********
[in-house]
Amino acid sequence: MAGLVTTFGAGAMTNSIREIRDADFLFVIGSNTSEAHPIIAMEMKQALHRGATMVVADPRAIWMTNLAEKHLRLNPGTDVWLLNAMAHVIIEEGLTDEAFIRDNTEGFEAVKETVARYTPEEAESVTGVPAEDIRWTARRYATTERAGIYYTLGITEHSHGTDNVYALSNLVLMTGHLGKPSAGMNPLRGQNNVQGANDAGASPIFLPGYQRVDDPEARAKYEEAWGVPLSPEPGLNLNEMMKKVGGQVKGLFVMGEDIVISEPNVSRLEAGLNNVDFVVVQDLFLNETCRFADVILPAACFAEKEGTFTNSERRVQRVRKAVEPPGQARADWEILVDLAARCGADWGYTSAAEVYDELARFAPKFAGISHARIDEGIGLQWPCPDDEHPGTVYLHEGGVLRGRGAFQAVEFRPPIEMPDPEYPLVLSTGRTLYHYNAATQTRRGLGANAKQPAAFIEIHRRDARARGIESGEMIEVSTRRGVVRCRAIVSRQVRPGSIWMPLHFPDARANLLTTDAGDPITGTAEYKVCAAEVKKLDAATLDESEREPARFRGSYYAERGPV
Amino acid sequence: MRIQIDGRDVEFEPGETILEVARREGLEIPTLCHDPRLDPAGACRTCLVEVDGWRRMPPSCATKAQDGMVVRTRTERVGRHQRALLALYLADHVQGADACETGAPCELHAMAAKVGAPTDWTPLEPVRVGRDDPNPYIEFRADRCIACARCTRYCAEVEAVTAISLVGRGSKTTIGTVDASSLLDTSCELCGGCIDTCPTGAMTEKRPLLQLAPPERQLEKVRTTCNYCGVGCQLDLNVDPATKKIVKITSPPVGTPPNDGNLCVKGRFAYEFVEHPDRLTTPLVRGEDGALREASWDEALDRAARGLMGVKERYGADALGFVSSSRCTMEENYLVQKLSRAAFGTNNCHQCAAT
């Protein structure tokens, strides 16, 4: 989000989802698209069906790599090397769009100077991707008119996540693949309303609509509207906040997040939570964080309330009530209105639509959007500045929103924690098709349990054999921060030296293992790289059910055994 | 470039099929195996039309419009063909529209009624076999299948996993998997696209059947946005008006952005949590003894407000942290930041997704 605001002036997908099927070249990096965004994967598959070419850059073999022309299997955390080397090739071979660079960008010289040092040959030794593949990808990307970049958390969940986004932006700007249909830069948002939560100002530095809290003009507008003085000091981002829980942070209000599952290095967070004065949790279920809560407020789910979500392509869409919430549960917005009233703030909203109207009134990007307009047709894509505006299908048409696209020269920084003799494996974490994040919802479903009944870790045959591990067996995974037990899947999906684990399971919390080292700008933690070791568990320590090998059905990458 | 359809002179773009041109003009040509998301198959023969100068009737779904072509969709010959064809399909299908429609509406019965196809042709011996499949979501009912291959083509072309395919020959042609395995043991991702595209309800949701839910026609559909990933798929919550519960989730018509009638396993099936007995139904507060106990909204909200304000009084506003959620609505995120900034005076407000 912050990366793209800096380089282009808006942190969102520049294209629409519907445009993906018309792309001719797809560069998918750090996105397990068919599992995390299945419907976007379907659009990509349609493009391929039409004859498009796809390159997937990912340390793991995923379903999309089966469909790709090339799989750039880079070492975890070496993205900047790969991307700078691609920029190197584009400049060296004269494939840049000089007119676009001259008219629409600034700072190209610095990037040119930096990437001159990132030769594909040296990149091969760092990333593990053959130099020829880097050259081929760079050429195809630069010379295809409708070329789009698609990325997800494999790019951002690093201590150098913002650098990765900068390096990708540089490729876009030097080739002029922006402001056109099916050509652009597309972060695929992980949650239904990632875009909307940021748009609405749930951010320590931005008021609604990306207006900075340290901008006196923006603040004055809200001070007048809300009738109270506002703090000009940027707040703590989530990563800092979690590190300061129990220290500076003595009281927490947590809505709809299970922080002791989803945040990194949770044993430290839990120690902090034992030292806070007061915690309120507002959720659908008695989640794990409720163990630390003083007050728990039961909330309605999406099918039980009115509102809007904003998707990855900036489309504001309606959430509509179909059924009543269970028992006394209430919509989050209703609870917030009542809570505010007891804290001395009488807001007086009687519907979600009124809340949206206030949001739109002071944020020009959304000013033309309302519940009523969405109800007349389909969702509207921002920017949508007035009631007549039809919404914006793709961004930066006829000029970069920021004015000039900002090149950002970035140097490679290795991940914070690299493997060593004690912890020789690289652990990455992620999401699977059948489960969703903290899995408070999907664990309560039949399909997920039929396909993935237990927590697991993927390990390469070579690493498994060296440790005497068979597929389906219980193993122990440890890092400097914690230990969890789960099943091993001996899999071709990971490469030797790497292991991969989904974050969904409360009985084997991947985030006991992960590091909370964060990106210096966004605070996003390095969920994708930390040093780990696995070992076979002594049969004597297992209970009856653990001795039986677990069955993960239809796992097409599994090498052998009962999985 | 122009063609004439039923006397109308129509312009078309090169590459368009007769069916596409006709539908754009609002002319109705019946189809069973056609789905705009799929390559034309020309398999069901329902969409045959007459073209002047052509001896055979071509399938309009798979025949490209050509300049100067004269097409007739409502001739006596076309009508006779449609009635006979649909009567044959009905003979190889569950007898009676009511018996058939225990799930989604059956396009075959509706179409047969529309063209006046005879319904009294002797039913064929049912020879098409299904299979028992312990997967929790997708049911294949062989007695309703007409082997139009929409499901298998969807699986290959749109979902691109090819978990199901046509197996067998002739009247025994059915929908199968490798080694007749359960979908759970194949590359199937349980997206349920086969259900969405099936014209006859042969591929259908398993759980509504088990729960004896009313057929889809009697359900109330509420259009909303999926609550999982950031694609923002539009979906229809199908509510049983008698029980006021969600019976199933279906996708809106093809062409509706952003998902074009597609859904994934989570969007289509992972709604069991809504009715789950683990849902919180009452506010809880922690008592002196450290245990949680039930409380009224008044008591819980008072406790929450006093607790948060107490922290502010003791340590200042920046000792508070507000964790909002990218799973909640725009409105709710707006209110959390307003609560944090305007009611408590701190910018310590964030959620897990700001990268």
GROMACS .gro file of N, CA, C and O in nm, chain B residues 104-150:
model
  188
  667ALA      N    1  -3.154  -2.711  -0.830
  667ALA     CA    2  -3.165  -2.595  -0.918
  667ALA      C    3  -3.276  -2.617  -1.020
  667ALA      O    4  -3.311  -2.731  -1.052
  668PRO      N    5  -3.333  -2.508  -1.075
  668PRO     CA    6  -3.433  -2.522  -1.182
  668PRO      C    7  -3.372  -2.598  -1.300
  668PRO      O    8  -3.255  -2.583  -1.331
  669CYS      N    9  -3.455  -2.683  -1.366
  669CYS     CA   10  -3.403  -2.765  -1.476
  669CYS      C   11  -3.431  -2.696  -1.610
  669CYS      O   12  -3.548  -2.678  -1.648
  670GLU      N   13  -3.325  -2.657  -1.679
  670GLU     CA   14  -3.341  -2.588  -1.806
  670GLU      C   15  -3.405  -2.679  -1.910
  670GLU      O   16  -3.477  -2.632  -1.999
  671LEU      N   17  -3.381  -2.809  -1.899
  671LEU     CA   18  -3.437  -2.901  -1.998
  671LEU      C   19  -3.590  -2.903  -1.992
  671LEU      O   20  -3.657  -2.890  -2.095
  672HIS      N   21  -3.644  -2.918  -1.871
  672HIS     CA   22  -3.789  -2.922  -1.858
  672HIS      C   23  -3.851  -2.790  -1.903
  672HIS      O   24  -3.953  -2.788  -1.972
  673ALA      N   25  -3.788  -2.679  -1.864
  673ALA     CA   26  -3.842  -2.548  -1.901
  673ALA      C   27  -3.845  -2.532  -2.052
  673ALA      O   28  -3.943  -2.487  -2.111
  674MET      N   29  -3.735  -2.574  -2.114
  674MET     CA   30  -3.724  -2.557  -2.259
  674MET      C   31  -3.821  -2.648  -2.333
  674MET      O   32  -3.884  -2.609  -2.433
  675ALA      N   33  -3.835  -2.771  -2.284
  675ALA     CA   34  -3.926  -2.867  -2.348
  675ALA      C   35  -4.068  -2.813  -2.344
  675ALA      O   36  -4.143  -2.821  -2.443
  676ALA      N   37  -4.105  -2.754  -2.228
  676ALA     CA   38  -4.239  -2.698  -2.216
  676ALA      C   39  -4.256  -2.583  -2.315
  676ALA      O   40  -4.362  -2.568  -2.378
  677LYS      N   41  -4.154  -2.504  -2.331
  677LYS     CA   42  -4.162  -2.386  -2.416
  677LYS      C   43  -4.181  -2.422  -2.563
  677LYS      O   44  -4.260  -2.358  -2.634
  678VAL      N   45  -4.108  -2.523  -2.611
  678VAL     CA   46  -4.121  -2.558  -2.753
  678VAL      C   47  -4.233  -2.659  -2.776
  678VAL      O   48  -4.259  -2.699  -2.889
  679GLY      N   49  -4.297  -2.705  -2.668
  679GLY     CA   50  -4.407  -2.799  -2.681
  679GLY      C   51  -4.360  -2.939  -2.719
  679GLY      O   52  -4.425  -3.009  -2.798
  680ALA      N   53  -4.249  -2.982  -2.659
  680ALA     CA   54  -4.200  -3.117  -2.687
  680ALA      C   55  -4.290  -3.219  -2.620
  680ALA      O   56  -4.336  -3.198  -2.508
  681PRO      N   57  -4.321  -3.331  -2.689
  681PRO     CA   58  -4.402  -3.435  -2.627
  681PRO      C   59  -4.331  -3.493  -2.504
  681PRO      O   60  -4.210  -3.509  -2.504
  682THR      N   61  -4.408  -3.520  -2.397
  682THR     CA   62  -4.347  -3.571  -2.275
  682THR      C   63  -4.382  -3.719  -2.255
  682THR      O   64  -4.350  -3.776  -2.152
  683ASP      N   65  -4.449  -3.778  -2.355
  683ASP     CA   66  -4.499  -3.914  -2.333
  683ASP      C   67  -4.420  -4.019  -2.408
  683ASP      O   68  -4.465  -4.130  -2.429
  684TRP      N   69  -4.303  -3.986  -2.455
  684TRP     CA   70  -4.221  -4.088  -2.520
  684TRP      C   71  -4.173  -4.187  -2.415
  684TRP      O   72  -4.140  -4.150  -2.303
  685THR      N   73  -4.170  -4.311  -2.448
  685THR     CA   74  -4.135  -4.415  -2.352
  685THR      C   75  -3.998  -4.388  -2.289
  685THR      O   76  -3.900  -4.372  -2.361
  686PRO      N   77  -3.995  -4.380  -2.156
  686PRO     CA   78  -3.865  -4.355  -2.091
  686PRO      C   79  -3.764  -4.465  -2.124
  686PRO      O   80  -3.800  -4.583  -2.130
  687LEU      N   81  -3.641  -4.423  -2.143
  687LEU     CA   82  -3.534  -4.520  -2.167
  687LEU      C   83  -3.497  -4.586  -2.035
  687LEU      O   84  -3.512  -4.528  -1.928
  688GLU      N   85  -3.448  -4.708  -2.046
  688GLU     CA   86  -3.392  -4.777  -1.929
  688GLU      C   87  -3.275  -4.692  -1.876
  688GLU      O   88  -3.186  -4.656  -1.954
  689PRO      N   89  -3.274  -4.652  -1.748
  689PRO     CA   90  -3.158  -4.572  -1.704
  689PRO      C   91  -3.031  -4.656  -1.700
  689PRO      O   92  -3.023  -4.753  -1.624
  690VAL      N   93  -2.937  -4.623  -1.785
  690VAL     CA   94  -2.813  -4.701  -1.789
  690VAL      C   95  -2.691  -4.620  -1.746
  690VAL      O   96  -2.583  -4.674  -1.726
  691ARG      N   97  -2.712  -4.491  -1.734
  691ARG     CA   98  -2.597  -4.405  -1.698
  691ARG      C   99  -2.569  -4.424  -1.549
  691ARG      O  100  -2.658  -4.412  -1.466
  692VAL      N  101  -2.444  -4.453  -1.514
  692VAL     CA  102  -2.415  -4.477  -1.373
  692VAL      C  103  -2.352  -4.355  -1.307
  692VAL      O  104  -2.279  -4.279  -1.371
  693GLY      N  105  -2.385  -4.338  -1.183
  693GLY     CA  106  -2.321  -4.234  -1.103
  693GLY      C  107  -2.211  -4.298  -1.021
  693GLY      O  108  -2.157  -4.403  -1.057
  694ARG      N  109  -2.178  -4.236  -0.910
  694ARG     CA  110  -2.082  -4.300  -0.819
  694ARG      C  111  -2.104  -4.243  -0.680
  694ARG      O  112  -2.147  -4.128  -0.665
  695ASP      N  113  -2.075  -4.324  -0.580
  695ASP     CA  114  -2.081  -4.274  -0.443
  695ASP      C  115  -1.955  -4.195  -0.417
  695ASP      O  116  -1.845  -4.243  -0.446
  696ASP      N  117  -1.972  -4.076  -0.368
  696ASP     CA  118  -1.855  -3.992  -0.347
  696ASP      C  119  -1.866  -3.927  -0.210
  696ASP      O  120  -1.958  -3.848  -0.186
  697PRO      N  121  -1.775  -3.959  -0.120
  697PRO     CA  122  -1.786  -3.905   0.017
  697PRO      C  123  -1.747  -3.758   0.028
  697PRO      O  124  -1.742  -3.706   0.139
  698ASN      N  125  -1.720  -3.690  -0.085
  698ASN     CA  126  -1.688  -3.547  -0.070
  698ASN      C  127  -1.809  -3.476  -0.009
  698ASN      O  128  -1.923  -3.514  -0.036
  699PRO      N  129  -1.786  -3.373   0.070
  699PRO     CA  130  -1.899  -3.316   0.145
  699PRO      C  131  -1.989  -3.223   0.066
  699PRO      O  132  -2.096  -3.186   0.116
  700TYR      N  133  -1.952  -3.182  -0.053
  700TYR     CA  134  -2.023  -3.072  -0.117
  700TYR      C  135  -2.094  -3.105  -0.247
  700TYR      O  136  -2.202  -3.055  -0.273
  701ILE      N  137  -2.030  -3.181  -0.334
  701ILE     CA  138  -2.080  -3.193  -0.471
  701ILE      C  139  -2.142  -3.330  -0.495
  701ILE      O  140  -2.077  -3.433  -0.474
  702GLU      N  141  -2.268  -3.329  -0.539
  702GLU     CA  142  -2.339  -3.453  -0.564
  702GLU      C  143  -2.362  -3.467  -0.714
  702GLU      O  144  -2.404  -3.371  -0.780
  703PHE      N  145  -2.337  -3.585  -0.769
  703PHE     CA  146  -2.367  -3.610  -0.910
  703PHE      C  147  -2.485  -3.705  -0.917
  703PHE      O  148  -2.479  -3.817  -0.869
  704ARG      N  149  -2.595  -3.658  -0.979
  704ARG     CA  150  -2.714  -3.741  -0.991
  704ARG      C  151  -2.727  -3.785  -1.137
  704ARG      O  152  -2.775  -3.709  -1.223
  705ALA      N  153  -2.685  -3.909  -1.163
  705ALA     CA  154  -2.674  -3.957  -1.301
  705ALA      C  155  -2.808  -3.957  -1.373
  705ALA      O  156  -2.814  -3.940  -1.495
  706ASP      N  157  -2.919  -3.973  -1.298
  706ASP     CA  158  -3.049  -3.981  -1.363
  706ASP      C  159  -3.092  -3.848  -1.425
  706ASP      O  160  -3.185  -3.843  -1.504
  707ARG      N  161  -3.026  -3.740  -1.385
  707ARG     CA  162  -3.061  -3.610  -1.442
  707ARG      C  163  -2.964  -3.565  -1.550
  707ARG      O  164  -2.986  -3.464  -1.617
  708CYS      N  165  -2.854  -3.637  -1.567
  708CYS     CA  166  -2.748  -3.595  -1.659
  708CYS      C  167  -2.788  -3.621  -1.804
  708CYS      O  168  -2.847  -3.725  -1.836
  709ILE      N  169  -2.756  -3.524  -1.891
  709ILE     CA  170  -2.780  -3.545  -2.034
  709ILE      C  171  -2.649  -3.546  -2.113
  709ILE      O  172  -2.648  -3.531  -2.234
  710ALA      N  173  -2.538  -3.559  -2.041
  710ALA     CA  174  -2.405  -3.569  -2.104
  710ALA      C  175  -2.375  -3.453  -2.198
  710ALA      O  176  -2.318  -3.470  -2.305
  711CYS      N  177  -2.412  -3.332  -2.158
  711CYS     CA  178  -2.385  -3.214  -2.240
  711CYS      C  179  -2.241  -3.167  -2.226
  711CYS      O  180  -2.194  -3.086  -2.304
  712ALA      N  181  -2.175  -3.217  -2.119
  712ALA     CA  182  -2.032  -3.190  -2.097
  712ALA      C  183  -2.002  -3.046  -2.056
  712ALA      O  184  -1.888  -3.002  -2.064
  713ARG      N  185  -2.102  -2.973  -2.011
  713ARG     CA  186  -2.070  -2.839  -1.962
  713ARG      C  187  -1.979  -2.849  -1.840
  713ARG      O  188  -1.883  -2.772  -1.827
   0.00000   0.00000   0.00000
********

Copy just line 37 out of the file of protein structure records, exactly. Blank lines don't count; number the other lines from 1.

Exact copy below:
  674MET     CA   30  -3.724  -2.557  -2.259